It is likely that our findings apply to other species of olfactory searchers in different types of turbulent odor environments (e.g., air versus water). Using a very different approach from that taken here, Celani et al. [14] applied methods from statistical fluid dynamics to characterize the features of odor transport in idealized turbulent plumes that are believed to be most relevant for olfactory navigation. While the mean odor concentration and the probability distribution of concentration varies systematically with position relative to an odor source, the manner in which these statistical features of the plume change with distance to the source are strongly influenced by properties of the plume such as the mean speed of advection (i.e. flow rate) and the amount of odorant released at the source. By contrast, the duration of time intervals during which the odor is below a detection threshold (analogous to the statistic defined above) depends far less strongly on the details of the environment, which implies that there is information embedded in this statistic that can be extracted without knowledge of the properties of the flow and odor source. A second advantage of navigating using odor inter-arrival times is that these intervals decay rapidly with distance from the plume mid line (e.g. Fig 3), whereas other features of the odor field do not [14]. The statistical fluid dynamics approach is complementary to our method of empirically characterizing the dynamics of odor concentration using dynamical systems theory. Moreover, the results of [14] suggest that our general conclusion—that odor inter-arrival times are a sensitive metric for navigating odor plumes, and therefore, that bORNs can encode useful navigational information—is likely to extend to environments that differ substantially from the laboratory plume studied here (e.g. different flow speeds, odor concentrations, air vs. water, differences in chemical diffusivity).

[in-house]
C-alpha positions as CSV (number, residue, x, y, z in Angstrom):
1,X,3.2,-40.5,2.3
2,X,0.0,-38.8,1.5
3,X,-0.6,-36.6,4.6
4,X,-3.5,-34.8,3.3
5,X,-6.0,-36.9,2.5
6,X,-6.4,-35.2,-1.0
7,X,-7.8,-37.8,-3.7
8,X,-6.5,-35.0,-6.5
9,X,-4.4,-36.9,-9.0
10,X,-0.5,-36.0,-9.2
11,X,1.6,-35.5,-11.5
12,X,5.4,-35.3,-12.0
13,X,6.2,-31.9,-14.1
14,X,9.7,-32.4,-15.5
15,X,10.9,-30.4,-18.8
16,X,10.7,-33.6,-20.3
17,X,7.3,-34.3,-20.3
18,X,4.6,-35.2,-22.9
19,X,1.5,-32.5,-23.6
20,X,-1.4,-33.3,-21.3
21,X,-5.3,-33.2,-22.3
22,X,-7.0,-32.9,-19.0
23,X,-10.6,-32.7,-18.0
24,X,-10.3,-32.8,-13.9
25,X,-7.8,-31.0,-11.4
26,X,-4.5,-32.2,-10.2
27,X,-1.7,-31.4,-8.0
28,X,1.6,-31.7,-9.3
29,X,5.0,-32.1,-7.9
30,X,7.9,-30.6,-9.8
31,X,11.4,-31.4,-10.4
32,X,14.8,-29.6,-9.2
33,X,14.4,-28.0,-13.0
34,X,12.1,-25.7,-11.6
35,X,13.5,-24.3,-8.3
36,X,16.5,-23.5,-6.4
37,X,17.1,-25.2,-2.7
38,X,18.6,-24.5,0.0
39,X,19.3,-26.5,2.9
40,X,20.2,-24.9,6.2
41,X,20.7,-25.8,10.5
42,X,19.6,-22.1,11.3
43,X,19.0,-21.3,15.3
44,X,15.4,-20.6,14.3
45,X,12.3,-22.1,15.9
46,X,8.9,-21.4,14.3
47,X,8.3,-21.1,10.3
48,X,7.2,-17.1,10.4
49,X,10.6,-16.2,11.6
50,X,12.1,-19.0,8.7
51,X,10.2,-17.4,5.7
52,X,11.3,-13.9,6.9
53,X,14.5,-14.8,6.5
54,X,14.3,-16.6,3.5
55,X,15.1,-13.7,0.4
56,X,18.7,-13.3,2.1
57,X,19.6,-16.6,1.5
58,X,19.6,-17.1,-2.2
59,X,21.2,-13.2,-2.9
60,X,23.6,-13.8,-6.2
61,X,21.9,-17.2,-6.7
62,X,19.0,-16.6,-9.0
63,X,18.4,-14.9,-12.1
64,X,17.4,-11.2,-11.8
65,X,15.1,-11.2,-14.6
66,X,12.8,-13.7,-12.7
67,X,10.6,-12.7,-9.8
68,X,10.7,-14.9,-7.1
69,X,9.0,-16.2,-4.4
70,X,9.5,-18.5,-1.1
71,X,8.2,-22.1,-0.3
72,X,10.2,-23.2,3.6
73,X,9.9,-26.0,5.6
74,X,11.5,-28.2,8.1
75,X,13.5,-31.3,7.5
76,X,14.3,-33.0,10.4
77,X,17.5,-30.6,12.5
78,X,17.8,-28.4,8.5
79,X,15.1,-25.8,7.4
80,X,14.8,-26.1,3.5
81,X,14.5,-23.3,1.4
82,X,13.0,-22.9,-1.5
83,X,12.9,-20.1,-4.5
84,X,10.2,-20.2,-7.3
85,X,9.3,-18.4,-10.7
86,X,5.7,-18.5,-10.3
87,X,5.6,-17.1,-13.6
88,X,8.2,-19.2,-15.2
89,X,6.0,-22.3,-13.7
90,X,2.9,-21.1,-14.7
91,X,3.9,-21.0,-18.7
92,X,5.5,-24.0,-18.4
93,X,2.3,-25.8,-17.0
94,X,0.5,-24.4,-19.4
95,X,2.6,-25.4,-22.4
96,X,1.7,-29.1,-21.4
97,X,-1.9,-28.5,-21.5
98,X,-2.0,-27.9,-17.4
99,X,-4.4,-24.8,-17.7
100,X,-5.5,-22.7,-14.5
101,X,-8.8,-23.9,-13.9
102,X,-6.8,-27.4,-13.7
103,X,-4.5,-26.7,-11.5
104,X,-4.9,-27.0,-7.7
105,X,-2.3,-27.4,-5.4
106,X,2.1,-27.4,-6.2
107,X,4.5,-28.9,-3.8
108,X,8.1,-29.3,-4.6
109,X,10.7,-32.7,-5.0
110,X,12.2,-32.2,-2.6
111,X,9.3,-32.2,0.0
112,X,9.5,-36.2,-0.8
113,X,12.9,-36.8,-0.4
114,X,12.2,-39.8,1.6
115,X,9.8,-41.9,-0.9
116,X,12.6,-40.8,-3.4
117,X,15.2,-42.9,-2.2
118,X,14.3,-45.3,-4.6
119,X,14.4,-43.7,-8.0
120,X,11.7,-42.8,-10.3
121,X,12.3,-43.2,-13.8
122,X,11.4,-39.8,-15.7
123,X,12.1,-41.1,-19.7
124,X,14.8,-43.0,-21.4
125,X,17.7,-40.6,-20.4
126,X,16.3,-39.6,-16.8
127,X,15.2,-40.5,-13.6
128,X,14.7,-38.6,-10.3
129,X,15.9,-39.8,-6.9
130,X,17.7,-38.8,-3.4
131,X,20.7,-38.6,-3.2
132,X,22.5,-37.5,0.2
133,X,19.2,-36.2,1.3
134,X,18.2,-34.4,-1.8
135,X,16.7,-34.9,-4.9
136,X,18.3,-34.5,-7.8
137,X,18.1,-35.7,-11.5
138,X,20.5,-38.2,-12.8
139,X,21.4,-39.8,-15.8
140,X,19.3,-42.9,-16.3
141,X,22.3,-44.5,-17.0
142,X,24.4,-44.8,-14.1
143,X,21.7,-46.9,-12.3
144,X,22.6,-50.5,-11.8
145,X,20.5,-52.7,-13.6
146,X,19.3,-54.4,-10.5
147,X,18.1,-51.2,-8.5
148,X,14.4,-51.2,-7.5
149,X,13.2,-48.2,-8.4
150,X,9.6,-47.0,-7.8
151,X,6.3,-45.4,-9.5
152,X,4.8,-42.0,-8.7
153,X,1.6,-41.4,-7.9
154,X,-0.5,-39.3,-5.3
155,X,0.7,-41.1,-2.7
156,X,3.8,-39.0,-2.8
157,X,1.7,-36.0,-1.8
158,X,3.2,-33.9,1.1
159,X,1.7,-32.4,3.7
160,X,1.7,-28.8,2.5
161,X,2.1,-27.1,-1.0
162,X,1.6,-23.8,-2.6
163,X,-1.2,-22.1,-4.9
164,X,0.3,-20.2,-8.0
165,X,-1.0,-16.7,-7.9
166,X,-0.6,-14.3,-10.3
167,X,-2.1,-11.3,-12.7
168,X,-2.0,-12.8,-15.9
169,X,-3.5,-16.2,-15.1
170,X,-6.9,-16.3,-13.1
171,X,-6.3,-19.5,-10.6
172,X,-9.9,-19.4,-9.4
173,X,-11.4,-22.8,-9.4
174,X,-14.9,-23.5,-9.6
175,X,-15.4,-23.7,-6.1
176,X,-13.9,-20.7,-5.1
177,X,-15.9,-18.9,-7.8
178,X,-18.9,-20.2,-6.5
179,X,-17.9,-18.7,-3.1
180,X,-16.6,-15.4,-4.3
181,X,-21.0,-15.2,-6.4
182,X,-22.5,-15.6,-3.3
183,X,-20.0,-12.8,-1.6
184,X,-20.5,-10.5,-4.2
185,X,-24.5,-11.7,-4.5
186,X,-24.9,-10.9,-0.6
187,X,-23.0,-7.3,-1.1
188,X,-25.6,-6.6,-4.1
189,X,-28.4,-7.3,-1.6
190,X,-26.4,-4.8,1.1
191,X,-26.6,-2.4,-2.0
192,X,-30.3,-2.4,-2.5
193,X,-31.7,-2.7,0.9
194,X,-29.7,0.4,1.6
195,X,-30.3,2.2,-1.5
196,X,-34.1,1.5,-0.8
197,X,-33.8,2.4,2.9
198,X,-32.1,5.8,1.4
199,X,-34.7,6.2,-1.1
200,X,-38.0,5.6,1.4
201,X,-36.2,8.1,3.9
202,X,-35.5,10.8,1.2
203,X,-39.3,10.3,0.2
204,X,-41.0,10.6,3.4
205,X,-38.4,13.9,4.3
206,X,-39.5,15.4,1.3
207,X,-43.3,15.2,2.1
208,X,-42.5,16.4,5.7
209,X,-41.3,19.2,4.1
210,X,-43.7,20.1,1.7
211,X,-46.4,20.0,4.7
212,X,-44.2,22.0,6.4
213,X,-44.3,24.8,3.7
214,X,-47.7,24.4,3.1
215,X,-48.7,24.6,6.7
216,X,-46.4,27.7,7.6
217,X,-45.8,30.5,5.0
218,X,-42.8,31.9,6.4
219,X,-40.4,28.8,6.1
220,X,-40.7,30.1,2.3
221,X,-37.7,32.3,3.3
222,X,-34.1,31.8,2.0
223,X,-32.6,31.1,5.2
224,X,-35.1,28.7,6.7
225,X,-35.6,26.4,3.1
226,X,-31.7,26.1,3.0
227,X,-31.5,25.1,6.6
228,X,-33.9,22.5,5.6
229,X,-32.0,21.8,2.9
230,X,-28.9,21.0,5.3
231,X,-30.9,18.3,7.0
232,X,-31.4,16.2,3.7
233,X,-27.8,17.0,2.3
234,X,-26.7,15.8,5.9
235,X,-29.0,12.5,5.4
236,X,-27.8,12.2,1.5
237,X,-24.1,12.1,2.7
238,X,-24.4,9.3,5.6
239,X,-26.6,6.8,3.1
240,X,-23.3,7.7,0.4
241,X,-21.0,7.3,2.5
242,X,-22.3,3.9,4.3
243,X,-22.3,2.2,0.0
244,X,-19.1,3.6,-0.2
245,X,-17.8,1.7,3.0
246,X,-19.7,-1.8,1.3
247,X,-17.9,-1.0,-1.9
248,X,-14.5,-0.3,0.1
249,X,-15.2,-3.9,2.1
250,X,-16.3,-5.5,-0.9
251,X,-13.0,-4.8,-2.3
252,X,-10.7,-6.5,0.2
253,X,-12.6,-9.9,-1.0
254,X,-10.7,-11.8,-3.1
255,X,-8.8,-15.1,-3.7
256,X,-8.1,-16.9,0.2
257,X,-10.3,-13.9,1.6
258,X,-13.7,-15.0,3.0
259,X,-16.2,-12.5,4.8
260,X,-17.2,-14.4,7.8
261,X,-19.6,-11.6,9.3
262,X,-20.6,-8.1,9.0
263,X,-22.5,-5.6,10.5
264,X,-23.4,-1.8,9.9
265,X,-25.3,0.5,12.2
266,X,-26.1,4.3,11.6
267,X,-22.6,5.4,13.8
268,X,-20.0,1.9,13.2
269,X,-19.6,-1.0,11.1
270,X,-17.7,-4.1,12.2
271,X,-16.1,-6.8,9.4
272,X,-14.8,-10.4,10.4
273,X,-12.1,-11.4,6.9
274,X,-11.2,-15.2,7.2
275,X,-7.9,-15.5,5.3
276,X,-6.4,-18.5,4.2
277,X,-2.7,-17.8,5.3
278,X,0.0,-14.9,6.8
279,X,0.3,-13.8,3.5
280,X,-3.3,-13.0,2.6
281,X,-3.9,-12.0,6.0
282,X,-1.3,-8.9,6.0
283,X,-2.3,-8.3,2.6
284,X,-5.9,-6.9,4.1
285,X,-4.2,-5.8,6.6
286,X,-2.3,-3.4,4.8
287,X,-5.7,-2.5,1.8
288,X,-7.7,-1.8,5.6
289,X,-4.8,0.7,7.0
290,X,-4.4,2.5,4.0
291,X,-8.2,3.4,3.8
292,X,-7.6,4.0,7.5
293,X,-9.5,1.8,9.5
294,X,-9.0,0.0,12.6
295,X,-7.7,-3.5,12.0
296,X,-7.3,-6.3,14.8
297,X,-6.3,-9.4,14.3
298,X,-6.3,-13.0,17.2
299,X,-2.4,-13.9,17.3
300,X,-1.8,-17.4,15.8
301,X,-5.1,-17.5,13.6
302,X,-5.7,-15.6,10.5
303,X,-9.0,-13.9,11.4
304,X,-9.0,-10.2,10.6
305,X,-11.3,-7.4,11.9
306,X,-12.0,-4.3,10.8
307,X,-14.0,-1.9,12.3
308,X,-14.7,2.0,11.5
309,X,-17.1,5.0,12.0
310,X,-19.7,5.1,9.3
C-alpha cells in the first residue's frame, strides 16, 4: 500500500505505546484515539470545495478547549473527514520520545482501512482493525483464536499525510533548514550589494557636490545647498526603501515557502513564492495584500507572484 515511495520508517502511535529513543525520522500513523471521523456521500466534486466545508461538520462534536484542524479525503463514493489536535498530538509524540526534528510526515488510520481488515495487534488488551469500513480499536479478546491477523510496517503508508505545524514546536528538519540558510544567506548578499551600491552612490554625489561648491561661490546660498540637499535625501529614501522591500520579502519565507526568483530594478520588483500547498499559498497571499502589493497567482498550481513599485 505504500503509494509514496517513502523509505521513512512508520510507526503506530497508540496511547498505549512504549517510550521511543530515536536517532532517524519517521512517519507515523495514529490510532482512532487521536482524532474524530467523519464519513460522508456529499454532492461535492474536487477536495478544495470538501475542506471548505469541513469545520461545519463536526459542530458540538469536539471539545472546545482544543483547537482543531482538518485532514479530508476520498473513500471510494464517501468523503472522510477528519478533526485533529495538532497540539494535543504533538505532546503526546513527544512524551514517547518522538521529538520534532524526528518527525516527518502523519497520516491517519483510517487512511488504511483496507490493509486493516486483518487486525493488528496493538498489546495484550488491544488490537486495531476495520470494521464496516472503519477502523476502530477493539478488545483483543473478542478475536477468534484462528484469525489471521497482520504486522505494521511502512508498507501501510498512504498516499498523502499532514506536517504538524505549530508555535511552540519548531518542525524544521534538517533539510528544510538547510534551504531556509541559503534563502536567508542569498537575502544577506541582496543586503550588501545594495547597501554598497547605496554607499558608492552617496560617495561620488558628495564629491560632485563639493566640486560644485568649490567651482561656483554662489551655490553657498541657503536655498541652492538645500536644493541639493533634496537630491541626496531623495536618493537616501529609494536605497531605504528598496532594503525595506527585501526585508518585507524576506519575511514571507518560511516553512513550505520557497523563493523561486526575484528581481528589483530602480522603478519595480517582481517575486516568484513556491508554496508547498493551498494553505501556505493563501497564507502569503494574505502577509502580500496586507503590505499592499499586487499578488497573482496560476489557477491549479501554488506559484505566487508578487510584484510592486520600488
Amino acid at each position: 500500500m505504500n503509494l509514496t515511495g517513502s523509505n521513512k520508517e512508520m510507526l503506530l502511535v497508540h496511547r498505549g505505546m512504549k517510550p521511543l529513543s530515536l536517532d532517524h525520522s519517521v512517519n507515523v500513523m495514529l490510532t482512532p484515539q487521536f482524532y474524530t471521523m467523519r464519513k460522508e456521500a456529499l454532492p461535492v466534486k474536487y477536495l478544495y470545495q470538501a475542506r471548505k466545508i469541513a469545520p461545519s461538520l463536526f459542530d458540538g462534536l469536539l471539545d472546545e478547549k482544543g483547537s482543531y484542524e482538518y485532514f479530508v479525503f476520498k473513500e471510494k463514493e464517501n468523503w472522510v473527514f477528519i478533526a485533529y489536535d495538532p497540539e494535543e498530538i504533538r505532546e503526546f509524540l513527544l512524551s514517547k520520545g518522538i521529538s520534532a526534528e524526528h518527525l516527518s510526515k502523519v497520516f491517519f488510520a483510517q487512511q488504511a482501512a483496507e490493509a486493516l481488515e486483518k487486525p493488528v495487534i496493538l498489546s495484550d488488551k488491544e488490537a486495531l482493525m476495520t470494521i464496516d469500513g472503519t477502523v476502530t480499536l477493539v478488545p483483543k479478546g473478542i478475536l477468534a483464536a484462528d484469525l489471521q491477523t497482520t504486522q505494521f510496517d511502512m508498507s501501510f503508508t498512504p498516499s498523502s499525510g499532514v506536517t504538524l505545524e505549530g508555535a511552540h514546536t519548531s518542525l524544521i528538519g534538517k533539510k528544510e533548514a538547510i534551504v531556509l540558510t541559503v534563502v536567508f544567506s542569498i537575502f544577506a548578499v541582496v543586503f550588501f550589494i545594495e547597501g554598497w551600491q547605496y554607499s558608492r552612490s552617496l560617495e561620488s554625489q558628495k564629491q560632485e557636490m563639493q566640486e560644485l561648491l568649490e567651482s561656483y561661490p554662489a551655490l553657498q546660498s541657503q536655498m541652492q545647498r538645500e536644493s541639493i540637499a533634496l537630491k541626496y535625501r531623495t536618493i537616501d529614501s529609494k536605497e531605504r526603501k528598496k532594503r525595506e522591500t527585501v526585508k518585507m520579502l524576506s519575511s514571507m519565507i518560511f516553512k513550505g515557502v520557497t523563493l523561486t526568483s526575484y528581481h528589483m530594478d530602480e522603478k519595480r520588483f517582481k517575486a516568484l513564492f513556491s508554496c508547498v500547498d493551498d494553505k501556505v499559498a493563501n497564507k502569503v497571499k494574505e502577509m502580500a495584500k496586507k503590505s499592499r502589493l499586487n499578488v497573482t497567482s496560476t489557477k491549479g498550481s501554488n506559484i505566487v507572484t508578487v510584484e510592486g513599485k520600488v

Animals that engage in olfactory search also use information from other sensory modalities to guide search behavior. For example, male moths locate females using measurements of prevailing winds in addition to measurements of the pheromones females emit [14] and mosquitos combine visual and thermal cues with CO2 detection to localize hosts [46]. In the case of most species that navigate using olfactory cues, it remains to be shown precisely how information from multiple sensory modalities is integrated to govern movement decisions. Various strategies for olfactory navigation have been proposed (e.g., the “mapless” scheme of [45], the “infotaxis” scheme of [13], the signal-modulated random walks studied in [15, 32]), but at present, the behavioral and neurophysiological data necessary to evaluate such navigational strategies and compare them to one another is lacking. However, the utility of odor inter-arrival times and the existence of a sensory subsystem capable of measuring them directly strongly suggest that temporal information inherent in the olfactory signal itself is fundamental to the search process. The presence of bORNs in animals as phylogenetically diverse as arthropods [20], amphibians [21], and mammals [2124] suggests that the dynamic encoding of temporal information these neurons provide may even be fundamental to olfactory navigation.